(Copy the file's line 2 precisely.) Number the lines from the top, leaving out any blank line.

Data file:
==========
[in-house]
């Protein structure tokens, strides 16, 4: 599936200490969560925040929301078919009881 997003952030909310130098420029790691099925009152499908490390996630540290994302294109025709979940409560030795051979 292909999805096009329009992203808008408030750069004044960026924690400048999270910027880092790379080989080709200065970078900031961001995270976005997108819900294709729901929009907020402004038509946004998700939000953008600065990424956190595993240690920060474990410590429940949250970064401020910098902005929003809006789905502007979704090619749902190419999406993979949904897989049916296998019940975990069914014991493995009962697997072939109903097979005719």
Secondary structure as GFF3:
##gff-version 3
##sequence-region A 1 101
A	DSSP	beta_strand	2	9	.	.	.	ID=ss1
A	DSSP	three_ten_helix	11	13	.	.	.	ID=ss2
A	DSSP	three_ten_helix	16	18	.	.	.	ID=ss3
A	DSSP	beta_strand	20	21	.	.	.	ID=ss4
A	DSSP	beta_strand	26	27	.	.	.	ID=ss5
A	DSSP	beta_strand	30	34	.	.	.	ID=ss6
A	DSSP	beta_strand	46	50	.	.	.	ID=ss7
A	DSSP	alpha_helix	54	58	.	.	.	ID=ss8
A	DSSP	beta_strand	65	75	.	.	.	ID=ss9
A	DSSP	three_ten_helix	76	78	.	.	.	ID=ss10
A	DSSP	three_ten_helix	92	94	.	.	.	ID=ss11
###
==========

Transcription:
């Protein structure tokens, strides 16, 4: 599936200490969560925040929301078919009881 997003952030909310130098420029790691099925009152499908490390996630540290994302294109025709979940409560030795051979 292909999805096009329009992203808008408030750069004044960026924690400048999270910027880092790379080989080709200065970078900031961001995270976005997108819900294709729901929009907020402004038509946004998700939000953008600065990424956190595993240690920060474990410590429940949250970064401020910098902005929003809006789905502007979704090619749902190419999406993979949904897989049916296998019940975990069914014991493995009962697997072939109903097979005719």